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Top 10 HBO Shows Not Named 'Game of Thrones'

You’ll have to wait until April for the final season of Game of Thrones, but that doesn’t mean you have to watch season 8’s teaser trailer on a loop.

There are many hours of HBO programming to binge, revisit, or discover—enough to get you through the bleak months of winter and the painful longing for the GOT premiere. Here are 10 HBO shows that are worth a look (and just may get you hooked):

10. High Maintenance

Started as a web series created by Ben Sinclair and Katja Blichfeld, High Maintenance was expanded on HBO in 2016. Each episode follows Sinclair, a New York City marijuana dealer, as he interacts with his unique and diverse clientele. The format makes for a beautiful pastiche of modern city life, ever-changing between the comedic and the dramatic, the weird and the poignant.

9. Six Feet Under

Centered at a family-owned funeral home, Six Feet Under is a soap-operatic look at death, love, and family, offering a brilliant mix of black comedy and This Is Us-style family drama. Creator Alan Ball has gone on to make other shows for HBO, but none have had the emotional resonance or staying power.

8. Silicon Valley

Silicon Valley successfully achieves the difficult task of inviting viewers into the strange and alienating world of the tech boom, without dumbing down the tech. Even if you don’t understand the coding language or nerd-speak in the show, the Shakespearean dramatic stakes and broad character comedy makes it a madcap thrill ride.

7. The Larry Sanders Show

One of HBO’s first comedies, The Larry Sanders Show stars the great Garry Shandling as a late-night TV host. The behind-the-scenes aspects and meta humor have become greatly influential for single camera docu-style comedies like The Office and Parks and Recreation.

6. The Leftovers

Its inconsistent first season introduces an ultra-bleak world in the aftermath of an unexplained event that disappeared 2% of the world’s population. But The Leftovers continues to grow into a beautifully morose exploration of the damaged people left behind. While the show tackles the big philosophical and religious questions, it’s always at its best as an intimate character drama about grief.

5. Deadwood

HBO has always been interested in painstakingly detailed worlds, but Deadwood stands alone as a re-creation of a small town at the end of the "Wild West." Full of colorful characters (and dialogue), this is a unique vision for television, as Western shows have never been so profane or so artistically driven.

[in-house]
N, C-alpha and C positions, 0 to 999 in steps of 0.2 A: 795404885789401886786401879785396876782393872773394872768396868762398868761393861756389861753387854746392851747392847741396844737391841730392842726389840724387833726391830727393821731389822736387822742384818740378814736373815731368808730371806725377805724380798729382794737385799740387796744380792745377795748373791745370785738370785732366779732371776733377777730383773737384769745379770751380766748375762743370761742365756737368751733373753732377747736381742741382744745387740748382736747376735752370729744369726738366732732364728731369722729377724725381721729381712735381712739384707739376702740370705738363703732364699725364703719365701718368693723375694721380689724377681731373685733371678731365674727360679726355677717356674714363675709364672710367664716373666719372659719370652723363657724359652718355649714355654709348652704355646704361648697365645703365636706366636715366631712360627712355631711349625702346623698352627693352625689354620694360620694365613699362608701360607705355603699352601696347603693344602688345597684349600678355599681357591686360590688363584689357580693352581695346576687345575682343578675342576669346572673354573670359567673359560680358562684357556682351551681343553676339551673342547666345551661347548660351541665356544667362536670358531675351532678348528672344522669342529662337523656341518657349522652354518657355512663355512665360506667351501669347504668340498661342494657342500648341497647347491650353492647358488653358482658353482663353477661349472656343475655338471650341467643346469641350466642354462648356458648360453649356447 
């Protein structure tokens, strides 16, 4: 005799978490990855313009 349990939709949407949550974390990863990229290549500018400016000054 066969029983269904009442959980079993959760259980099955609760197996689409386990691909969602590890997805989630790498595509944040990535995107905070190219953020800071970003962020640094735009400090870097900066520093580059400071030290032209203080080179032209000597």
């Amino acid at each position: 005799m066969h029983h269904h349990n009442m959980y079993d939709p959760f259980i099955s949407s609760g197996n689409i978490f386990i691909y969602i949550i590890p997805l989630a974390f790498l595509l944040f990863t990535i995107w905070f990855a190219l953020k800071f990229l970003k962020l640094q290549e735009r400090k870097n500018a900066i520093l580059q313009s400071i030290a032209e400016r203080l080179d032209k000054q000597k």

4. Veep

When Veep premiered in 2012, there was no way to know that its slapstick look at modern governance would be so prophetic. Julia Louis-Dreyfus has shaped one of the best characters on television—Selina Meyer, Vice President of the United States. Meyer seems like a reasonable figure surrounded by complete incompetence…until you realize she fits right into this crazy world.

3. Curb Your Enthusiasm

How do you follow up one of the most beloved and culturally relevant sitcoms of all time? Well, for Larry David, with Curb Your Enthusiasm. Like a look inside the mind of a raving lunatic, the show’s improvisational style gives David a more direct interpretation of his cynical and neurotic worldview.

2. The Wire

Many great television shows fully explore a social institution, like a hospital or a law firm, but The Wire is able to do so multiple times over during its five-season study of Baltimore’s drug trade. From the low-level street dealers to the high pressures on police officers and politicians, The Wire is the most complete examination of a city ever put on television.

1. The Sopranos

The granddaddy of the “golden age of television,” The Sopranos (alongside Sex and the City) is HBO’s first cultural phenomenon, transforming the premium cable movie network into weekly must-see viewing. With Tony Soprano, audiences were given a bona fide anti-hero—a murderous criminal whom you can’t help but love, paving the way for so many of the last decade’s best television programs.

So while you wait for the families of Westeros to reemerge, don’t forget about the many other gems you can find on HBO.

Aaron Pinkston is a freelance writer from Chicago who covers film and television for Xfinity. He enjoys watching films in the theater, binging television with his wife, getting way too invested in sports, and tackling the challenges of being a new dad.

Last Updated: April 22, 2019